June 21, 2020
The following is a statement on systemic racism and police violence from a group of grad students in the STOR Department.
The deaths of George Floyd, Breonna Taylor, Tony McDade, Ahmad Arbery, Chantel Moore, Rayshard Brooks, and others at the hands of police reveal a continuing crisis of racism in America. It is long past time for all of us to reflect on our roles in systemic discrimination and white supremacy, and to be better.
As graduate students in statistics and operations research, we recognize the role that White supremacist origins play in our fields, including the invention of many methods in modern statistics by eugenicists in the early 20th century. In STEM fields today, there are clear racial disparities in the classroom and in academic hiring, including in our own department. Furthermore, modern trends in the use of racist decision-making algorithms, unethical data collection, and criminal convictions based on the misuse of DNA evidence demand from us an anti-racist approach to teaching and research.
We are horrified by the violence that police have inflicted on Black communities, both now and historically. We reject the recent trend by statisticians and operations researchers of using predictive analytics in collaboration with police departments, as such work actively proliferates police violence and is inconsistent with using our knowledge to improve lives. In our own community, we have seen firsthand how the UNC Police Department has acted to protect white supremacy on campus by welcoming hate groups but targeting anti-racist activists.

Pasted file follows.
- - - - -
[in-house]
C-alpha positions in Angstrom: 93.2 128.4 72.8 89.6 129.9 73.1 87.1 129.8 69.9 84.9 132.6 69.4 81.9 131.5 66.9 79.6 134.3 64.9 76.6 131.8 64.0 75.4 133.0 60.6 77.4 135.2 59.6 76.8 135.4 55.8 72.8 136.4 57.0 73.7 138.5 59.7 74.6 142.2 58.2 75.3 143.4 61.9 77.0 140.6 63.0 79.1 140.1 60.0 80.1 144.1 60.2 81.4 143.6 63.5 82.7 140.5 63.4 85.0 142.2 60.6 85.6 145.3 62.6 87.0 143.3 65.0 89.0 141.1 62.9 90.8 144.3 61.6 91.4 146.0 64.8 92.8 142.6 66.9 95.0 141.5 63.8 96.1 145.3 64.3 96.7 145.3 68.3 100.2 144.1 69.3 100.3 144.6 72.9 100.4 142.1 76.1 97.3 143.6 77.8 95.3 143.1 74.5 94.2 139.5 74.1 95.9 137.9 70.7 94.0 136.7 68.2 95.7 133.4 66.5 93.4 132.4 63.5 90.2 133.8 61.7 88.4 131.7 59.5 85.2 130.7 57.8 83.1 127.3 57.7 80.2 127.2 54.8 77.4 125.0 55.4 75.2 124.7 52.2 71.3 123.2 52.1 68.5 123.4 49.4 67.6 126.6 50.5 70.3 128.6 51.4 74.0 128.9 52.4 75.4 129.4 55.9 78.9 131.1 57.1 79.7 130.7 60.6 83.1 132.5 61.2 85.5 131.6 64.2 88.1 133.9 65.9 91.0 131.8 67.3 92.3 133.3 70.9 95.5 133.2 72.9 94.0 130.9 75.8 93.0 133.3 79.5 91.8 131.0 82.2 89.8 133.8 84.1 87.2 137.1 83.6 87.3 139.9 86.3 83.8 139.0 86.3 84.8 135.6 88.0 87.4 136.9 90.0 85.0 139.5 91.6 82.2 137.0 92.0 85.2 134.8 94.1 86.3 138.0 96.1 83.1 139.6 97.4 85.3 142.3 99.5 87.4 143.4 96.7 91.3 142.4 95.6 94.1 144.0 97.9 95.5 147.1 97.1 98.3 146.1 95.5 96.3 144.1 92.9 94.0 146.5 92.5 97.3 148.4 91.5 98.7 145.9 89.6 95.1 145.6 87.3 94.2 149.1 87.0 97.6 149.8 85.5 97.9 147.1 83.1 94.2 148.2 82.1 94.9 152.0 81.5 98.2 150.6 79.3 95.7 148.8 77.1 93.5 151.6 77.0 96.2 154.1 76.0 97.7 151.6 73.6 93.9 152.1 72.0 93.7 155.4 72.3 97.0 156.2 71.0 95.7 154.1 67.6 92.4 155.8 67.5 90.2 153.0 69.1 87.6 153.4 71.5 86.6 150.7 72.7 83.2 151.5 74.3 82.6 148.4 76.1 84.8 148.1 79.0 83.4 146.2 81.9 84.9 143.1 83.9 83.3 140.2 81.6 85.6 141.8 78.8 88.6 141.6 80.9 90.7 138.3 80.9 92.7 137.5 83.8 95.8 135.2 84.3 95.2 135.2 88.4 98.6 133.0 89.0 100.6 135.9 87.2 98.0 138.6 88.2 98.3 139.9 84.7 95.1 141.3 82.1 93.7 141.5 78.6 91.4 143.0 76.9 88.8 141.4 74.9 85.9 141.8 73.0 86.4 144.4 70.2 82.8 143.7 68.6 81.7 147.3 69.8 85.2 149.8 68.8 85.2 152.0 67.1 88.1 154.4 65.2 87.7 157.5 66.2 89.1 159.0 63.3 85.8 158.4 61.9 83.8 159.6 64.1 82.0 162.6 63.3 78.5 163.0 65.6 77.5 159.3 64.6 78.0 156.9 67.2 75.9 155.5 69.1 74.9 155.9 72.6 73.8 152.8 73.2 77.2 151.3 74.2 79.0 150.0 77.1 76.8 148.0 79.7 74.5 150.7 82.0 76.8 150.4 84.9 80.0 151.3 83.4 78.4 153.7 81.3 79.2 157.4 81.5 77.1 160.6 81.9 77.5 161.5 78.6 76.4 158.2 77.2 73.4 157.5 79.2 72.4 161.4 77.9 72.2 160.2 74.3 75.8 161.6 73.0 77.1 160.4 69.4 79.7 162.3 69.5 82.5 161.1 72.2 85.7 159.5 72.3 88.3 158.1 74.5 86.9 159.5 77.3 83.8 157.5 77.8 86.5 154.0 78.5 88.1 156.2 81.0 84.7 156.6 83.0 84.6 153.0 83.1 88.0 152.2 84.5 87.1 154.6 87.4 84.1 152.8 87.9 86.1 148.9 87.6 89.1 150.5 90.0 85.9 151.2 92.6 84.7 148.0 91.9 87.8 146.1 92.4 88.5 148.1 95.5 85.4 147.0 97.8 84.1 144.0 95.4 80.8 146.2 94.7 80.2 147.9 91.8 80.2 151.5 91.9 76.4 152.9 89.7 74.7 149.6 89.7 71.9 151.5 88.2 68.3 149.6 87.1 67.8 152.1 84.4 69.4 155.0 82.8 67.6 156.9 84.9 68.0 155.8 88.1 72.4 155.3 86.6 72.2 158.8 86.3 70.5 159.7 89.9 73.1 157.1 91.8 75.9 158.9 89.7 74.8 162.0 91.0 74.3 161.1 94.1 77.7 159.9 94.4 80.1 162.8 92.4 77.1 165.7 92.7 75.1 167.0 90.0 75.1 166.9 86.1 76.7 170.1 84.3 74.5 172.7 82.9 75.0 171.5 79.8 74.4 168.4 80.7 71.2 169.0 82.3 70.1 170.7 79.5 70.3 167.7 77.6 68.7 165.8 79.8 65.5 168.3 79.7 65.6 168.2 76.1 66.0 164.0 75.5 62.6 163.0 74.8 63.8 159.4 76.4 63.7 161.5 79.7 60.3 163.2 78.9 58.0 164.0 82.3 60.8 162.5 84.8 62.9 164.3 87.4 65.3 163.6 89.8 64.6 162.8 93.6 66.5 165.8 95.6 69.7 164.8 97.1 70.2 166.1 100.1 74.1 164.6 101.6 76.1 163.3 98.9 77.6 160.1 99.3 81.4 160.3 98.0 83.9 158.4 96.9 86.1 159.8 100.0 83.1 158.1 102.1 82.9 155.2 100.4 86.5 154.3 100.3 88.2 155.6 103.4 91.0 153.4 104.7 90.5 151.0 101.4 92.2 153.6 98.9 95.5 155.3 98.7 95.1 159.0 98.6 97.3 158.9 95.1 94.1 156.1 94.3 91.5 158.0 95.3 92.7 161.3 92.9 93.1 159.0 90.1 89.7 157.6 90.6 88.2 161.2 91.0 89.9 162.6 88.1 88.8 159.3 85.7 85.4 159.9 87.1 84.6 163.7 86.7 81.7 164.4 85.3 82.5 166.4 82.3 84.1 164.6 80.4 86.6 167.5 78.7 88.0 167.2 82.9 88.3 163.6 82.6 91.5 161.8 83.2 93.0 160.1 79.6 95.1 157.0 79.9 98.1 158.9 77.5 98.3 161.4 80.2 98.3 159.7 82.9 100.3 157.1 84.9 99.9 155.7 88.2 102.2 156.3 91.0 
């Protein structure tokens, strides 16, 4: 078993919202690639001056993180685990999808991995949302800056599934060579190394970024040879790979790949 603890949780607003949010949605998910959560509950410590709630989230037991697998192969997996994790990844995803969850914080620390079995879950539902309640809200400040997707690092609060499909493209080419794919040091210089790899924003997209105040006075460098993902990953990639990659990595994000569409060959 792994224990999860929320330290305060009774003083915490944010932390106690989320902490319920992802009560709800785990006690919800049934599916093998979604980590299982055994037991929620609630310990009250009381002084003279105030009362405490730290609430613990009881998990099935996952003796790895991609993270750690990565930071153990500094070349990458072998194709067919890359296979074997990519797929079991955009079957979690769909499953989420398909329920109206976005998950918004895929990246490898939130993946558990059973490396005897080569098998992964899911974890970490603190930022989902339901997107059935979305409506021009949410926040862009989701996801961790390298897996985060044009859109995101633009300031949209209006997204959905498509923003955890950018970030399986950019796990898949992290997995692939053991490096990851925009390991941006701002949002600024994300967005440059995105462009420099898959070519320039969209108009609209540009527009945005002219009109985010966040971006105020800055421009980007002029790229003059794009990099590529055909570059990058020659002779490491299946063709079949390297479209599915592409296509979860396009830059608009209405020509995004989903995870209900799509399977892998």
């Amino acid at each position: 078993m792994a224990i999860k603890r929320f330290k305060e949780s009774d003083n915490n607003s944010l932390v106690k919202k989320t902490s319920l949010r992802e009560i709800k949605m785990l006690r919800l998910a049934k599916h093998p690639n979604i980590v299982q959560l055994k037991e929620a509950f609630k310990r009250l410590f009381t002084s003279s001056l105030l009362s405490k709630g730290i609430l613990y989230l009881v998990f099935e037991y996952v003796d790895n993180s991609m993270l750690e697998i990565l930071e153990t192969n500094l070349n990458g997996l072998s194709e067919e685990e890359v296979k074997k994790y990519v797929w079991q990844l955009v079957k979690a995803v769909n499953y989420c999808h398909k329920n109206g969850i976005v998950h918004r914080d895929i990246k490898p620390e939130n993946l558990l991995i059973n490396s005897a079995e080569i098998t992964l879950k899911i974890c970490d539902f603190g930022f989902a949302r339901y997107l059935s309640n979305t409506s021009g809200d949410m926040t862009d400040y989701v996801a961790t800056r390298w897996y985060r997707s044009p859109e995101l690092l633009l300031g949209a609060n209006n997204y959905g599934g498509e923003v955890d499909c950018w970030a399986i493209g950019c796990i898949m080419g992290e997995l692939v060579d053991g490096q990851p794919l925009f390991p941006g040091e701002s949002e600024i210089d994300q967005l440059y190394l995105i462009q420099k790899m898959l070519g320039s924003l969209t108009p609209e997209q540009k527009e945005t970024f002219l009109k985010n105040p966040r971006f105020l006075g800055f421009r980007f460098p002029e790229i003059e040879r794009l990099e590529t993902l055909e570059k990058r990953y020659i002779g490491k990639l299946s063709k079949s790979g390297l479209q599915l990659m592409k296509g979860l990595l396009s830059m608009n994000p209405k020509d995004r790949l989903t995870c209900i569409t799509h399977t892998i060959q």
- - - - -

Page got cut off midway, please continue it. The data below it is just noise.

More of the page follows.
Given UNC leaders’ past failures on issues of racial justice, we hope that their new UNC System Equity Task Force is more than just a bureaucratic deflection devoid of action. We also fear that UNC leadership is ignoring the stark racial disparities in the recent testing, treatment, and death from COVID-19 as they plan a re-opening of campus this fall. We are concerned that many, largely Black, groups of essential campus workers will be forced to choose between their paycheck and their health.
We commit to a renewed support of Black-led student organizations, community activists, and those underrepresented in our field. We follow the lead of Black STEM researchers, as well as others committed to justice, such as the organizers of Shut Down STEM, the researchers combating racial bias in algorithms, and those honoring Black statisticians. Furthermore, we pledge to hold our department’s faculty accountable for diversity in hiring lecturers, professors, and graduate students. We have the power to make a difference in our classrooms and our community, not only as fellow humans, but as scientists approaching data analysis ethically. Black lives matter.
Isaac Stier Robson
Thomas H. Keefe